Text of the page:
Street-smart and good with his hands, Hager is accepted into the working life of a chauffeur and “street tax” collector, earning the moniker “Little Joe College” by notorious mob boss Albert Tocco. But when his childhood friend is gunned down by a hit man, Hager finds himself a bit player in the events surrounding the mysterious, and yet unsolved, murder of mafia chief Sam Giancana.

Chicago Heights is part rags-to-riches story, part murder mystery, and part redemption tale. Hager, with author David T. Miller, juxtaposes his early years in West Virginia with his life in crime, intricately weaving his own experiences into the fabric of mob life, its many characters, and the murder of Giancana.

Fueled by vivid recollections of turf wars and chop shops, of fix-ridden harness racing and the turbulent politics of the 1960s, Chicago Heights reveals similarities between high-level organized crime in the city and the corrupt lawlessness of Appalachia. Hager candidly reveals how he got caught up in a criminal life, what it cost him, and how he rebuilt his life back in West Virginia with a prison record.

Based on interviews with Hager and supplemented by additional interviews and extensive research by Miller, the book also adds Hager’s unique voice to the volumes of speculation about Giancana’s murder, offering a plausible theory of what happened on that June night in 1975.
The Mob was the biggest, richest business in America—too dangerous and too deadly to fail. Until it was destroyed from within by drugs, greed, and the decline of its traditional crime Family values.

And by guys like Sal Polisi.

He was born in Brooklyn—the same place that spawned Murder, Inc., Al Capone, and John Gotti, the future Mob godfather who became his friend. Polisi was raised on a family legacy that led him into the life he loved as a member of the Colombos, one of the New York Mob’s feared Five Families, and came of age when the Mafia was at the height of its vast wealth and power.

Known by his Mob name, Sally Ubatz (“Crazy Sally”), he ran an illegal after-hours gambling den, The Sinatra Club, that was a magic kingdom of crime and a hangout for up-and-coming mobsters like Gotti and the three wiseguys immortalized in Martin Scorsese’s GoodFellas—Henry Hill, Jimmy Burke, and Tommy DeSimone. For Polisi, the nonstop thrills of glory days spent robbing banks, hijacking trucks, pulling daring heists—and getting away with it all, thanks to cops and public servants corrupted by Mob money—were fleeting. When he was busted for drug trafficking, and already sickened by the bloodbath that engulfed the Mob as it teetered toward extinction, he flipped and became one of a breed he had loathed all his life—a rat.

In this riveting, pulse-pounding, and, at times, darkly hilarious first-person chronicle of his brazen crimes, wild sexual escapades, and personal tragedies, Polisi tells his story of life inside the New York Mob in a voice straight from the streets. With shocking candor, he draws on a hard-won knowledge of Mob history to paint a neverbefore- seen picture of the inner workings of the Mob and the larger-than-life characters who populated a once extensive and secret underworld that, thanks to guys like him, no longer exists.

***

I was always a street guy. I was into robbing and stealing and gambling and loan sharking. I wasn’t involved in the bigmoney sit-downs, the labor racketeering and construction company shakedowns, the Garment District and garbage and cement company kickbacks. . . . For guys like me and Fox, my blood brother and crime partner, the thing we loved about being in that life was the action, the excitement. . . .We were in it for the money, sure. But it was the danger, the thrills that made the life of crime something special.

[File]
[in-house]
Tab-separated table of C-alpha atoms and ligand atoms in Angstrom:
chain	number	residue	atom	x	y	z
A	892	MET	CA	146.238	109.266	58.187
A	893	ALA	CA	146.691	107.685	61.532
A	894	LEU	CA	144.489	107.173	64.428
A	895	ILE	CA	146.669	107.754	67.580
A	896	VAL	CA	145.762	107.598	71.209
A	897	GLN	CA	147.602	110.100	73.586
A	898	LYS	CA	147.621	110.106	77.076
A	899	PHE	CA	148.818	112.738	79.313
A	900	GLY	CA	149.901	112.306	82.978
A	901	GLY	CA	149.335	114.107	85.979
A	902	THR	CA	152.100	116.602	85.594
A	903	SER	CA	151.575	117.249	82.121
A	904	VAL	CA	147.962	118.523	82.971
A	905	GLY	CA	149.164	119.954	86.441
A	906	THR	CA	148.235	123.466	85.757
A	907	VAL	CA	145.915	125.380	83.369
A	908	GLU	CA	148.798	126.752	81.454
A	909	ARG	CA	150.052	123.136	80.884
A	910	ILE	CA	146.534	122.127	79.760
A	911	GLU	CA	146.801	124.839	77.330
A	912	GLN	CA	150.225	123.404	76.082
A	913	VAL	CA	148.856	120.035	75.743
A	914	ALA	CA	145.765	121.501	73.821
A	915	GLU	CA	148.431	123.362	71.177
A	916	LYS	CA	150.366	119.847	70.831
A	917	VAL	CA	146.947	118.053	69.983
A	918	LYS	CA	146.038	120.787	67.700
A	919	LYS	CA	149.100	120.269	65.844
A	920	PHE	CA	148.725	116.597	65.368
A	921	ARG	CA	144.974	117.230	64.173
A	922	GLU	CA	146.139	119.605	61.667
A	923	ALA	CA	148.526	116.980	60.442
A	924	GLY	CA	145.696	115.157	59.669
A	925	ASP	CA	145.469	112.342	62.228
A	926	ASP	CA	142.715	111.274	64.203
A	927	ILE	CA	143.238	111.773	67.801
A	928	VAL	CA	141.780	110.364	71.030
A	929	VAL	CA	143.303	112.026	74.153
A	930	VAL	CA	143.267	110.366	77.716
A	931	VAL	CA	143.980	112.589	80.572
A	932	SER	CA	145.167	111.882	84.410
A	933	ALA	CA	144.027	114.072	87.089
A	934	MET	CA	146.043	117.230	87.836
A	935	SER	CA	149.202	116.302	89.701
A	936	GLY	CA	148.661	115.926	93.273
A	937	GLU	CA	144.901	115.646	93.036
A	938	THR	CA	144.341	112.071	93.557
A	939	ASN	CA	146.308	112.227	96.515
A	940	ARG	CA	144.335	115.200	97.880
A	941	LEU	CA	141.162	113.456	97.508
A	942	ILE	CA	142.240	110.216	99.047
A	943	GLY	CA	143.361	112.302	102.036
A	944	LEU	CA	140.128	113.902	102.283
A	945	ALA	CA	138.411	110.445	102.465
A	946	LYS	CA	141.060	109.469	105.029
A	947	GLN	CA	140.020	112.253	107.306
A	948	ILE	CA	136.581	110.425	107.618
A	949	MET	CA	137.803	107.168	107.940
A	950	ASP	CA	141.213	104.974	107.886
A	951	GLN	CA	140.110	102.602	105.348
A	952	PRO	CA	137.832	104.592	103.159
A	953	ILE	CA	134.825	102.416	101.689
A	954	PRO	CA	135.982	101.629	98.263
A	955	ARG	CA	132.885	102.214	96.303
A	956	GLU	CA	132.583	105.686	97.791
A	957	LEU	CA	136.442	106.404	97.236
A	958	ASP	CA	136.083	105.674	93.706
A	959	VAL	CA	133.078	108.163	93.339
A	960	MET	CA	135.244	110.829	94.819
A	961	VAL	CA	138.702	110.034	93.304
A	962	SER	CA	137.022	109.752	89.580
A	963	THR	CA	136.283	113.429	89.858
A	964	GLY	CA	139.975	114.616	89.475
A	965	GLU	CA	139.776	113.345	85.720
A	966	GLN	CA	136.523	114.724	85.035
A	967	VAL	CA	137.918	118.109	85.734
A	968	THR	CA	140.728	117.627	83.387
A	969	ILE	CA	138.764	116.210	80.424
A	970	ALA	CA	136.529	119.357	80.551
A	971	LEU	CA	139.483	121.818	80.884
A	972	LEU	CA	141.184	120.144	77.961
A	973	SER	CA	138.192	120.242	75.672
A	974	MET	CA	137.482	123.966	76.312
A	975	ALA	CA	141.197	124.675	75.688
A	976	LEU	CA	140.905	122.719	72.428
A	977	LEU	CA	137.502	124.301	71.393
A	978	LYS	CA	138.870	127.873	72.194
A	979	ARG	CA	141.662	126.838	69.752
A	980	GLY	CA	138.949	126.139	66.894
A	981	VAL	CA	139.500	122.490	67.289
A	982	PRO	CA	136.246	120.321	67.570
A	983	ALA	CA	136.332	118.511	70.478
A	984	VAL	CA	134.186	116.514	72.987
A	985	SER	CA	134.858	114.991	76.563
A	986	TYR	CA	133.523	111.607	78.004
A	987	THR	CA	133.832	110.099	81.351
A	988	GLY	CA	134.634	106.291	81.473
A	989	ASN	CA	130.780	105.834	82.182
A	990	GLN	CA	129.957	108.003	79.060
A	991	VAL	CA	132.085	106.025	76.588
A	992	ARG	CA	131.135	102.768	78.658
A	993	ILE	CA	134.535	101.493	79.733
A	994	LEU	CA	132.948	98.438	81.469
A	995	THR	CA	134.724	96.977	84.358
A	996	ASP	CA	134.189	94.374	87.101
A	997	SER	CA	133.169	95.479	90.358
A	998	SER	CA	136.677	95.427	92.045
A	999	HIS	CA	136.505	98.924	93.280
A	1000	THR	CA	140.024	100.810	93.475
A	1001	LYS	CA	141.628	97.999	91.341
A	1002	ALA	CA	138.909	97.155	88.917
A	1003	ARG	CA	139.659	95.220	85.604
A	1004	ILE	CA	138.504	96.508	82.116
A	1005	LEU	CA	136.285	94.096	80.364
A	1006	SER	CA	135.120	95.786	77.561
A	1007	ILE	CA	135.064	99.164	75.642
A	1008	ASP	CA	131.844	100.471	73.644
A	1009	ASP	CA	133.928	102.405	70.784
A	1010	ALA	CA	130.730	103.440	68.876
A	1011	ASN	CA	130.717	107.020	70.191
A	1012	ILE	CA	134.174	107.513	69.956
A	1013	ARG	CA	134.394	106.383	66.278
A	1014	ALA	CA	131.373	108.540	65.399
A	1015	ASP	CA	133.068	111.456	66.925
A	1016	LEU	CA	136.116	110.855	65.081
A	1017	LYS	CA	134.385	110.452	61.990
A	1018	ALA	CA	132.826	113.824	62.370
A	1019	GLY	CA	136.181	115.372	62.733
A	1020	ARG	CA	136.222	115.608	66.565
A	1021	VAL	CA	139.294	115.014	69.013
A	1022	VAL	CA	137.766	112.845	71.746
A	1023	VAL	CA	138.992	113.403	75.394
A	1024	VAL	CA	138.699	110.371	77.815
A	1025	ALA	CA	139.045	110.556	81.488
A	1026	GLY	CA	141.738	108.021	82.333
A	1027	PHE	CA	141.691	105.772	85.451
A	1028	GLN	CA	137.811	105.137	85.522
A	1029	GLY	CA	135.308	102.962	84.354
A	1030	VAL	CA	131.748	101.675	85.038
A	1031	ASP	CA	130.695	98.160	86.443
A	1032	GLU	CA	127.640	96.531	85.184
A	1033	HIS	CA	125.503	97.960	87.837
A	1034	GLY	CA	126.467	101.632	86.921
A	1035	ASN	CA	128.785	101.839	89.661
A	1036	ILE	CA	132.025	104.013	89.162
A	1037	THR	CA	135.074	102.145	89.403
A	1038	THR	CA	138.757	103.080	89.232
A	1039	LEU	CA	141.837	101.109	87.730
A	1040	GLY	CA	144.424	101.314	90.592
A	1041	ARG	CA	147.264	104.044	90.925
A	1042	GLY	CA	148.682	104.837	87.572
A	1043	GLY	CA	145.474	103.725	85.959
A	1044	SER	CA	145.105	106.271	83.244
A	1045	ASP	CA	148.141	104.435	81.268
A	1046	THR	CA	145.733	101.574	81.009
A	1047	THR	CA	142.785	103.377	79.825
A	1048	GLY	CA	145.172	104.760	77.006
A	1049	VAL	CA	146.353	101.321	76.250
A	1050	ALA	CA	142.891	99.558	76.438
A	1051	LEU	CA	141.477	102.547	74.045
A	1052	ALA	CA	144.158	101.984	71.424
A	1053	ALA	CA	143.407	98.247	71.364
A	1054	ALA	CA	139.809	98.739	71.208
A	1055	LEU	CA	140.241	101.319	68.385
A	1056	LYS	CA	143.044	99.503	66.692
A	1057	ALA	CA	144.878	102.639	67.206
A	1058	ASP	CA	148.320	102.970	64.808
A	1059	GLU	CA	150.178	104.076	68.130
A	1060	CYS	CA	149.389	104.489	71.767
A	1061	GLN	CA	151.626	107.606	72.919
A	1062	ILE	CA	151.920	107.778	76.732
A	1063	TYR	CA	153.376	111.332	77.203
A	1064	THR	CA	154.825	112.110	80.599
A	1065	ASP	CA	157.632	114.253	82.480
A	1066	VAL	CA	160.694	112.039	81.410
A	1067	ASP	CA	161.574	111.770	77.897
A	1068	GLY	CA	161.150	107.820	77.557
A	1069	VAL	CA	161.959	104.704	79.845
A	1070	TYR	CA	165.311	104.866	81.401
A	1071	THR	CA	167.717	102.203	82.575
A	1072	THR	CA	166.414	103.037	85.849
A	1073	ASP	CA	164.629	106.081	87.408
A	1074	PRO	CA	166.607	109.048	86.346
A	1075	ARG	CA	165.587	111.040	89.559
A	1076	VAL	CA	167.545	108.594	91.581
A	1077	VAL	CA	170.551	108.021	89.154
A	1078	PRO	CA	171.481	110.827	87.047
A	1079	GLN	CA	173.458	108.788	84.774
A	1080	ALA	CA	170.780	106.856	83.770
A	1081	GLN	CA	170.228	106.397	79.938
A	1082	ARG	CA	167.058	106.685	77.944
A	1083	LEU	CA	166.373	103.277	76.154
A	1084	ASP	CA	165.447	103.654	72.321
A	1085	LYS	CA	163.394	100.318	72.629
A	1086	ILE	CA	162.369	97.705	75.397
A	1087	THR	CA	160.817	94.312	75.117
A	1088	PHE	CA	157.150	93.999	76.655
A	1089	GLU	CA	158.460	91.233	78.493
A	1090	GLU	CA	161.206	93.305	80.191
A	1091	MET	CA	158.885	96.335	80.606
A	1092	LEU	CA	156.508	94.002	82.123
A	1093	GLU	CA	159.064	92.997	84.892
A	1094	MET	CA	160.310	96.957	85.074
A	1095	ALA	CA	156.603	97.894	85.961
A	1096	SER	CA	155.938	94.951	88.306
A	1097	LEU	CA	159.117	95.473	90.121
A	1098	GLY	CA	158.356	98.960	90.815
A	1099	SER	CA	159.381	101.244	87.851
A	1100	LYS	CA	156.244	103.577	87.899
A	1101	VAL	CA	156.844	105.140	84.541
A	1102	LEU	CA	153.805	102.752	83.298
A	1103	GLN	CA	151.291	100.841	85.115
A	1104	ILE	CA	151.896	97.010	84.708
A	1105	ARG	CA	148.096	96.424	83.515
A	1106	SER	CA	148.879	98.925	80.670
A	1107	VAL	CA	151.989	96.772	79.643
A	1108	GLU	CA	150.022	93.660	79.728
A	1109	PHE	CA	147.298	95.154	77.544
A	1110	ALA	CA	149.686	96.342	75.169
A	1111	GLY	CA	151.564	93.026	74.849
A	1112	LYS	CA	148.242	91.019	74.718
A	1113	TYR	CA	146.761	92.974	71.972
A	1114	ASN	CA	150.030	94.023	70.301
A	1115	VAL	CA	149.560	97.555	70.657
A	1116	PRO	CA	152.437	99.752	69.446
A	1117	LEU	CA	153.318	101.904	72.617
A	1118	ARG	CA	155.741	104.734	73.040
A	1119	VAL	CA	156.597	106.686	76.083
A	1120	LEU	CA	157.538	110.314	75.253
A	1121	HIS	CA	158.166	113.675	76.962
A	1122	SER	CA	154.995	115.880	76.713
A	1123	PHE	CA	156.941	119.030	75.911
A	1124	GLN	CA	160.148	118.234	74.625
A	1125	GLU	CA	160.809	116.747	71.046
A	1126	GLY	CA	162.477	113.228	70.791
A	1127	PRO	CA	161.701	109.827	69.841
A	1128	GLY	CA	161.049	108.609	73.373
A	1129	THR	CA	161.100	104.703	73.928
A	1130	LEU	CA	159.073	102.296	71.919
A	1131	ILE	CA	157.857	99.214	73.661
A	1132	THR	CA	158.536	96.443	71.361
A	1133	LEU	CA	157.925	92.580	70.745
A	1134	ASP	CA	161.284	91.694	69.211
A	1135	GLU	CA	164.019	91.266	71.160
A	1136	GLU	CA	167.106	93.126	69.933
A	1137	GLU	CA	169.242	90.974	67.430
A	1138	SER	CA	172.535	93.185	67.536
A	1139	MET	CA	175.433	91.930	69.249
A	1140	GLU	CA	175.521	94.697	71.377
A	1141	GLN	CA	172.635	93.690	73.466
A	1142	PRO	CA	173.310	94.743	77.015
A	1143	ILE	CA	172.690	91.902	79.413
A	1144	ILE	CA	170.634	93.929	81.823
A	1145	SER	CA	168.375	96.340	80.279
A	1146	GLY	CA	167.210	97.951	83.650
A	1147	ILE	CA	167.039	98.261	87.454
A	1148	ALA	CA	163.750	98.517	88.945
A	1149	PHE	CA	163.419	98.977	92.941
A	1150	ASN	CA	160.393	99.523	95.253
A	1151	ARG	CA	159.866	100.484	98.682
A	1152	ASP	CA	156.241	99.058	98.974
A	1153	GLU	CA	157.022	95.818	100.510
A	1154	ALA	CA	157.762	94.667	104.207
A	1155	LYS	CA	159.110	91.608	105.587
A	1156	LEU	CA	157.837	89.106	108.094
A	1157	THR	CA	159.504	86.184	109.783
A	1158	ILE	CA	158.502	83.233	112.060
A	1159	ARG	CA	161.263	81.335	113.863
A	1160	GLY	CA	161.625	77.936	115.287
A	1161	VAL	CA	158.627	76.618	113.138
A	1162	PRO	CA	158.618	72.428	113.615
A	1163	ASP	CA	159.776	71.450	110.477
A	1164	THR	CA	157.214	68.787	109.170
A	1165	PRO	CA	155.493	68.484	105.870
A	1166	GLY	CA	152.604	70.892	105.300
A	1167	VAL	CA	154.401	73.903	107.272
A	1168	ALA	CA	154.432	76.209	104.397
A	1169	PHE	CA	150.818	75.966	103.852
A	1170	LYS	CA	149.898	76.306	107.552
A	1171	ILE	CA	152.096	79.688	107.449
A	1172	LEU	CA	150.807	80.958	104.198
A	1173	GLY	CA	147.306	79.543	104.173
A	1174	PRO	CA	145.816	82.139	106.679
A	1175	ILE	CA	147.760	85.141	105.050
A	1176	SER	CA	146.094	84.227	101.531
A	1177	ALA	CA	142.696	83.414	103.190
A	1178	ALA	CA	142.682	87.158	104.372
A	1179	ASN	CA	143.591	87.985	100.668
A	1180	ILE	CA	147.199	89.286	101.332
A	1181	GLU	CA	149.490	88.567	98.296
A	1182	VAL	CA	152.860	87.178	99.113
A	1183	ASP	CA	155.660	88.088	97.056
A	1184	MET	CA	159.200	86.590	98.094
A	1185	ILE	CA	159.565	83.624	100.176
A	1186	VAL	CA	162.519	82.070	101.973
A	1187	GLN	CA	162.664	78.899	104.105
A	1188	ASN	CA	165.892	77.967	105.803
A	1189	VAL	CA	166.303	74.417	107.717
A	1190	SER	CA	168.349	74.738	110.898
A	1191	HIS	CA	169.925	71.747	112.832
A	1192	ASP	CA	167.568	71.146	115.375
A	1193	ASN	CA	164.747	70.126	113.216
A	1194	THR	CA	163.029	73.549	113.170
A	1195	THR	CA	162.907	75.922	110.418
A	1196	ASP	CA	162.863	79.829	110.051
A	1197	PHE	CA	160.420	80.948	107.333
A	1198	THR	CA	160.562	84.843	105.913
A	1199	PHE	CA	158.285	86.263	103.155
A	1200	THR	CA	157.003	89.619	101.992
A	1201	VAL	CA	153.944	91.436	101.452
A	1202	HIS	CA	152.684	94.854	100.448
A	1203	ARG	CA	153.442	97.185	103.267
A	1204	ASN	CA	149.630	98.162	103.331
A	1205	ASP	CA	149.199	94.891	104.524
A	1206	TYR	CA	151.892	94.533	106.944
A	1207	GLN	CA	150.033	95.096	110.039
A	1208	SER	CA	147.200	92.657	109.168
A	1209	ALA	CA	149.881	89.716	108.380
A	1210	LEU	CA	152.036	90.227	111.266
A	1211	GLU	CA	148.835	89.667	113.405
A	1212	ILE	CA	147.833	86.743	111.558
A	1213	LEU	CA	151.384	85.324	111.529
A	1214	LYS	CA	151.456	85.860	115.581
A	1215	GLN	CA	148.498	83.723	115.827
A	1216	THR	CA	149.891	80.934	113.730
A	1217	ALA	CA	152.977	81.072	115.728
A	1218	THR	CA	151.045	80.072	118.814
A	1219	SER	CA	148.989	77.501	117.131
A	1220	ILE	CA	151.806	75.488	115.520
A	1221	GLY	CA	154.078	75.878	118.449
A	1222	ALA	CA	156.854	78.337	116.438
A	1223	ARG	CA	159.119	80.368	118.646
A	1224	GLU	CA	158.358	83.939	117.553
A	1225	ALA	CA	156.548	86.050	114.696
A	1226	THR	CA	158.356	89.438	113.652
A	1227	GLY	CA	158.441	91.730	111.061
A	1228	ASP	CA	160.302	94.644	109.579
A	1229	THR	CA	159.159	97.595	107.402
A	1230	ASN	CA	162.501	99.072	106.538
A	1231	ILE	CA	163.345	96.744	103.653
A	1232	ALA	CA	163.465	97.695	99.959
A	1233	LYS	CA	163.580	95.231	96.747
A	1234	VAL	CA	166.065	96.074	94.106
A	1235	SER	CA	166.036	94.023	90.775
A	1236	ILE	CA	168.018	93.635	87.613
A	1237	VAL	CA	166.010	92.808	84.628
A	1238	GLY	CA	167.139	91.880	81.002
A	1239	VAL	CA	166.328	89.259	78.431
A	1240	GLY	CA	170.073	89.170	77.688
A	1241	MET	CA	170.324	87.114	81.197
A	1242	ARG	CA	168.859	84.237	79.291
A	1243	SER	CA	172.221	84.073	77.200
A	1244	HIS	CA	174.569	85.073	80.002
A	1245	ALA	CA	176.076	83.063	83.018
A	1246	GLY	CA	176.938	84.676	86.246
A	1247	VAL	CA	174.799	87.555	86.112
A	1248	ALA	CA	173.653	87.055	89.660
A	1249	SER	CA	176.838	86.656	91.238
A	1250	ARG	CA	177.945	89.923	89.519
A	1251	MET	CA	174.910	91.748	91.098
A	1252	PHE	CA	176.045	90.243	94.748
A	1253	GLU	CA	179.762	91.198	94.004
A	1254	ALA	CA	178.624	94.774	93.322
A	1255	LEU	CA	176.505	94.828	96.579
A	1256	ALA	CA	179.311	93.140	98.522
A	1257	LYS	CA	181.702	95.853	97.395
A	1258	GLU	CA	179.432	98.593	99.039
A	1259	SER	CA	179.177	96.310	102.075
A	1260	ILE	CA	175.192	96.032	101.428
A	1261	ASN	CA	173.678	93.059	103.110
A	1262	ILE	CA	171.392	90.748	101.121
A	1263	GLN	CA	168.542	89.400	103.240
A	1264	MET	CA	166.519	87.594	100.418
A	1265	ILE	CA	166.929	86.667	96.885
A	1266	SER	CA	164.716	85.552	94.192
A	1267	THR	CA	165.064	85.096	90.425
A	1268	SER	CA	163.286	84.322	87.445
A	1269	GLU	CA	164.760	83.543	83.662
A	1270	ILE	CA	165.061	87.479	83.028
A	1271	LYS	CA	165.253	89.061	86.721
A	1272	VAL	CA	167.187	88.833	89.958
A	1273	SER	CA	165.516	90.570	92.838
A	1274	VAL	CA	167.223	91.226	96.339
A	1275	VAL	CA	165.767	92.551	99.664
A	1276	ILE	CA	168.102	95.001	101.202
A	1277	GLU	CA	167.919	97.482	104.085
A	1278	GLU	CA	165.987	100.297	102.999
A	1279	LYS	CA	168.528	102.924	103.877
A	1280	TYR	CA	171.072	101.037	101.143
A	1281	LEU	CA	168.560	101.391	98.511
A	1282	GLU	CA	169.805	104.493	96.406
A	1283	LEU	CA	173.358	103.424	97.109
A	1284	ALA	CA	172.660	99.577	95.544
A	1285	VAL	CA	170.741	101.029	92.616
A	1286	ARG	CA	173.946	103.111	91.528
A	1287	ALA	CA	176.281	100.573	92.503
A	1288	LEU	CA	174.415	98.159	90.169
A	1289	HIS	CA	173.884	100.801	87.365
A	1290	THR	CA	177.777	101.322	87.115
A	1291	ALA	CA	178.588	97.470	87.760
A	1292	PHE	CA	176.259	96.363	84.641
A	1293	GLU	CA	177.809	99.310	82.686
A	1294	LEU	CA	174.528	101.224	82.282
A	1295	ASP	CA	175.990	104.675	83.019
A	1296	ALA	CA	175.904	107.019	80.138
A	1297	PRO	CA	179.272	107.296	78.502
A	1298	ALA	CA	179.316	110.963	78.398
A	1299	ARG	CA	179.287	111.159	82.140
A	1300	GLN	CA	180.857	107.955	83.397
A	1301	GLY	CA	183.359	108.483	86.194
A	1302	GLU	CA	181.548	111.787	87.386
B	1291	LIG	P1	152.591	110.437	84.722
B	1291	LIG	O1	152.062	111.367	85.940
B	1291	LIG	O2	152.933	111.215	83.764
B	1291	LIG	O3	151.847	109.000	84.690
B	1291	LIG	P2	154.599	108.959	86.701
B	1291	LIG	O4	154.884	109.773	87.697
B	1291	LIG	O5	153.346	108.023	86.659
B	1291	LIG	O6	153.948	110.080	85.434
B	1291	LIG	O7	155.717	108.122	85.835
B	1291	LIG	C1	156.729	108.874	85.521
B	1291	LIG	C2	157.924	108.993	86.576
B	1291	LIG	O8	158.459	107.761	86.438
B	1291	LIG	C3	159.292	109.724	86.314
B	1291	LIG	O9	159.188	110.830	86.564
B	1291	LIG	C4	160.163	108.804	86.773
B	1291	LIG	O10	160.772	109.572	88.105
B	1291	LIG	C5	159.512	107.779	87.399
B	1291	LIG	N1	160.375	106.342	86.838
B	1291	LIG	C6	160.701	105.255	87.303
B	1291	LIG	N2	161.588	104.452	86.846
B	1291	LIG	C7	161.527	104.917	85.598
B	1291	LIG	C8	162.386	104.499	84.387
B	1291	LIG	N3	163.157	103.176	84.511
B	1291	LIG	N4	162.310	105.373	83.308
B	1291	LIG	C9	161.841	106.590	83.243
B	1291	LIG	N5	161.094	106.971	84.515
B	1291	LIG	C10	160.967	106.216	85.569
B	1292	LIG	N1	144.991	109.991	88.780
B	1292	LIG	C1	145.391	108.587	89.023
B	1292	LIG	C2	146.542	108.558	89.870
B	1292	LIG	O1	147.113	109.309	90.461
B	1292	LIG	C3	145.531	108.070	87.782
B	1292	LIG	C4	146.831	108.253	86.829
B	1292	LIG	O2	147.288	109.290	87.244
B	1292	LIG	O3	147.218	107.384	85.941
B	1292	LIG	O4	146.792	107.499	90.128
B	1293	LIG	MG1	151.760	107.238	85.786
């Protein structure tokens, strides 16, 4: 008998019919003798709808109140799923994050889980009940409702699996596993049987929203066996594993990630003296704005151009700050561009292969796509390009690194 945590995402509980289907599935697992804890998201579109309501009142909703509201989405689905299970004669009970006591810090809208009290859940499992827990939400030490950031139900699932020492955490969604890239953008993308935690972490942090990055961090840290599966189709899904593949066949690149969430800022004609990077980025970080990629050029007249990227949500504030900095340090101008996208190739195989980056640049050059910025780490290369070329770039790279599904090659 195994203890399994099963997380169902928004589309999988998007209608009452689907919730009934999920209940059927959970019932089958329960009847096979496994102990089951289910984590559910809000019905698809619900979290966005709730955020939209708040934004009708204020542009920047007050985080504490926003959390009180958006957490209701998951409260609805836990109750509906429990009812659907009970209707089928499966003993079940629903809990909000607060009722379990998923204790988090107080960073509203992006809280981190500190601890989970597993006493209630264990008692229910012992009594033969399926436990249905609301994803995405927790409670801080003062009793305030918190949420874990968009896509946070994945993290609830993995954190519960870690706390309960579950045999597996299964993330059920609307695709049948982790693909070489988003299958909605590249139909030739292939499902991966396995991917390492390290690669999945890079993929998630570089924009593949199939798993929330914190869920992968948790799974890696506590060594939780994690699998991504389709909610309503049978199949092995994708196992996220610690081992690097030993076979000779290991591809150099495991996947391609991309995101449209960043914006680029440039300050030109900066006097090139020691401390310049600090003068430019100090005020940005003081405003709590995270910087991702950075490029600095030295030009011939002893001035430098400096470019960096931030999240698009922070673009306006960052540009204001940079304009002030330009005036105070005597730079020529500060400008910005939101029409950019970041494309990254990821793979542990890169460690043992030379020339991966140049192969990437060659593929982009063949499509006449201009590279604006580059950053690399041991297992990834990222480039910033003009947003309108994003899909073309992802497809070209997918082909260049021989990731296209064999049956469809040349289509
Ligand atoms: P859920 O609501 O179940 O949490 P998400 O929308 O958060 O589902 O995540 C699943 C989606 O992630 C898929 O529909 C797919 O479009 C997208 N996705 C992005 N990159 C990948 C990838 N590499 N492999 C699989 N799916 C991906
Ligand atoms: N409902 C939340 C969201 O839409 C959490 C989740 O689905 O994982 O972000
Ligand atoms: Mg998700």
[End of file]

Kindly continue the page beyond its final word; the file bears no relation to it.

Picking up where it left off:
A guy like John Gotti was different. He was far more ambitious than me and Fox. He wasn’t just in it for the rush and the riches. He wanted the power and the glory.

John Gotti’s tragedy, if you can call it that, was that he was born too late for the old-school gangster crown that he craved. He began his rise as the Mob was beginning to crumble; by the time he got to the top, the bottom had dropped out.

From the beginning, John was charismatic and smart. He just wasn’t cut out to be godfather. Once he became boss, he drove the bus right off the bridge. Or maybe it was the bus that drove him. Either way, I watched him go.

Here’s how it all happened.
Reminiscent of Wiseguy, Mob Boss is a compelling biography from two prominent mob experts recounting the life and times of the first acting boss of an American Mafia family to turn government witness

Alfonso "Little Al" D'Arco, the former acting boss of the Luchese organized crime family, was the highest-ranking mobster to ever turn government witness when he flipped in 1991. His decision to flip prompted many others to make the same choice, including John Gotti's top aide, Salvatore "Sammy the Bull" Gravano, and his testimony sent more than fifty mobsters to prison.

In Mob Boss, award-winning news reporters Jerry Capeci and Tom Robbins team up for this unparalleled account of D'Arco's life and the New York mob scene that he embraced for four decades.

Until the day he switched sides, D'Arco lived and breathed the old-school gangster lessons he learned growing up in Brooklyn and fine-tuned on the mean streets of Little Italy. But when he learned he was marked to be whacked, D'Arco quit the mob. His defection decimated his crime family and opened a window on mob secrets going back a hundred years.

After speaking with D'Arco, the authors reveal unprecedented insights, exposing shocking secrets and troublesome truths about a city where a famous pizza parlor doubled as a Mafia center for multi-million-dollar heroin deals, where hit men carried out murders dressed as women, and where kidnapping a celebrity newsman's son was deemed appropriate revenge for the father's satirical novel.

Capeci and Robbins spent hundreds of hours in conversation with D'Arco, and exhausted many hours more fleshing out his stories in this riveting narrative that takes readers behind the famous witness testimony for a comprehensive look at the Mafia in New York City.